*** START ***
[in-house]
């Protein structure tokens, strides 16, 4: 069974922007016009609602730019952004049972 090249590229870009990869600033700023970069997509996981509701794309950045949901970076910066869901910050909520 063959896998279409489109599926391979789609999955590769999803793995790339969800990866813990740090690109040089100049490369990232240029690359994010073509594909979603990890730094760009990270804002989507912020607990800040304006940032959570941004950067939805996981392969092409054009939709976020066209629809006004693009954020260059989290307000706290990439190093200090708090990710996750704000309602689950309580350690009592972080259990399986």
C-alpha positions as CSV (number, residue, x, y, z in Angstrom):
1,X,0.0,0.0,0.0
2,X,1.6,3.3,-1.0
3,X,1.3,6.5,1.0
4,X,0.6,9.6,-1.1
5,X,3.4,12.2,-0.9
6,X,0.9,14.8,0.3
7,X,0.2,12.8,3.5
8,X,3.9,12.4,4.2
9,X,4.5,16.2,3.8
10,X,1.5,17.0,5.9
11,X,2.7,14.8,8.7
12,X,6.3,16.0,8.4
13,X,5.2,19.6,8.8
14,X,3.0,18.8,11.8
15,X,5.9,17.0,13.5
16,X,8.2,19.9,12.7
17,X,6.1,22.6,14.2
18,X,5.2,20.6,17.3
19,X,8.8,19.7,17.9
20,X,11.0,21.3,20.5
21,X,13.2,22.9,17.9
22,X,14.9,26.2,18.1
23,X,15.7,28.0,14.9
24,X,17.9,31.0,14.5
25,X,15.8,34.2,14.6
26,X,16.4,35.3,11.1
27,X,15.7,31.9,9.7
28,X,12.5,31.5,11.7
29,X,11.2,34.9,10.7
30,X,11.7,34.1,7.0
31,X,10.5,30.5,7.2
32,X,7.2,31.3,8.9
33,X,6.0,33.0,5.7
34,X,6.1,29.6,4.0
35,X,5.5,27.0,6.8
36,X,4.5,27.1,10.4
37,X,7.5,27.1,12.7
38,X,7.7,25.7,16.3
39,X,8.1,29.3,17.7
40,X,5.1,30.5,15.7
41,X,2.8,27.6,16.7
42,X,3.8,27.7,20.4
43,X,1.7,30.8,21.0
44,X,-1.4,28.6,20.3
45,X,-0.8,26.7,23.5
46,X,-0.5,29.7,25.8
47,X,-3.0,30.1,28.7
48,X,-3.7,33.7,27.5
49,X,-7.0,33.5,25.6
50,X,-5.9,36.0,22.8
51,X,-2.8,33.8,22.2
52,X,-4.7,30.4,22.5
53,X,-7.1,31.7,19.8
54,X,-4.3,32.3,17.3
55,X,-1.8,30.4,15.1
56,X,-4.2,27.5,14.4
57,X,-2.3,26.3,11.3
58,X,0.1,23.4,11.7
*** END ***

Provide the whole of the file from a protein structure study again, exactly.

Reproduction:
[in-house]
């Protein structure tokens, strides 16, 4: 069974922007016009609602730019952004049972 090249590229870009990869600033700023970069997509996981509701794309950045949901970076910066869901910050909520 063959896998279409489109599926391979789609999955590769999803793995790339969800990866813990740090690109040089100049490369990232240029690359994010073509594909979603990890730094760009990270804002989507912020607990800040304006940032959570941004950067939805996981392969092409054009939709976020066209629809006004693009954020260059989290307000706290990439190093200090708090990710996750704000309602689950309580350690009592972080259990399986």
C-alpha positions as CSV (number, residue, x, y, z in Angstrom):
1,X,0.0,0.0,0.0
2,X,1.6,3.3,-1.0
3,X,1.3,6.5,1.0
4,X,0.6,9.6,-1.1
5,X,3.4,12.2,-0.9
6,X,0.9,14.8,0.3
7,X,0.2,12.8,3.5
8,X,3.9,12.4,4.2
9,X,4.5,16.2,3.8
10,X,1.5,17.0,5.9
11,X,2.7,14.8,8.7
12,X,6.3,16.0,8.4
13,X,5.2,19.6,8.8
14,X,3.0,18.8,11.8
15,X,5.9,17.0,13.5
16,X,8.2,19.9,12.7
17,X,6.1,22.6,14.2
18,X,5.2,20.6,17.3
19,X,8.8,19.7,17.9
20,X,11.0,21.3,20.5
21,X,13.2,22.9,17.9
22,X,14.9,26.2,18.1
23,X,15.7,28.0,14.9
24,X,17.9,31.0,14.5
25,X,15.8,34.2,14.6
26,X,16.4,35.3,11.1
27,X,15.7,31.9,9.7
28,X,12.5,31.5,11.7
29,X,11.2,34.9,10.7
30,X,11.7,34.1,7.0
31,X,10.5,30.5,7.2
32,X,7.2,31.3,8.9
33,X,6.0,33.0,5.7
34,X,6.1,29.6,4.0
35,X,5.5,27.0,6.8
36,X,4.5,27.1,10.4
37,X,7.5,27.1,12.7
38,X,7.7,25.7,16.3
39,X,8.1,29.3,17.7
40,X,5.1,30.5,15.7
41,X,2.8,27.6,16.7
42,X,3.8,27.7,20.4
43,X,1.7,30.8,21.0
44,X,-1.4,28.6,20.3
45,X,-0.8,26.7,23.5
46,X,-0.5,29.7,25.8
47,X,-3.0,30.1,28.7
48,X,-3.7,33.7,27.5
49,X,-7.0,33.5,25.6
50,X,-5.9,36.0,22.8
51,X,-2.8,33.8,22.2
52,X,-4.7,30.4,22.5
53,X,-7.1,31.7,19.8
54,X,-4.3,32.3,17.3
55,X,-1.8,30.4,15.1
56,X,-4.2,27.5,14.4
57,X,-2.3,26.3,11.3
58,X,0.1,23.4,11.7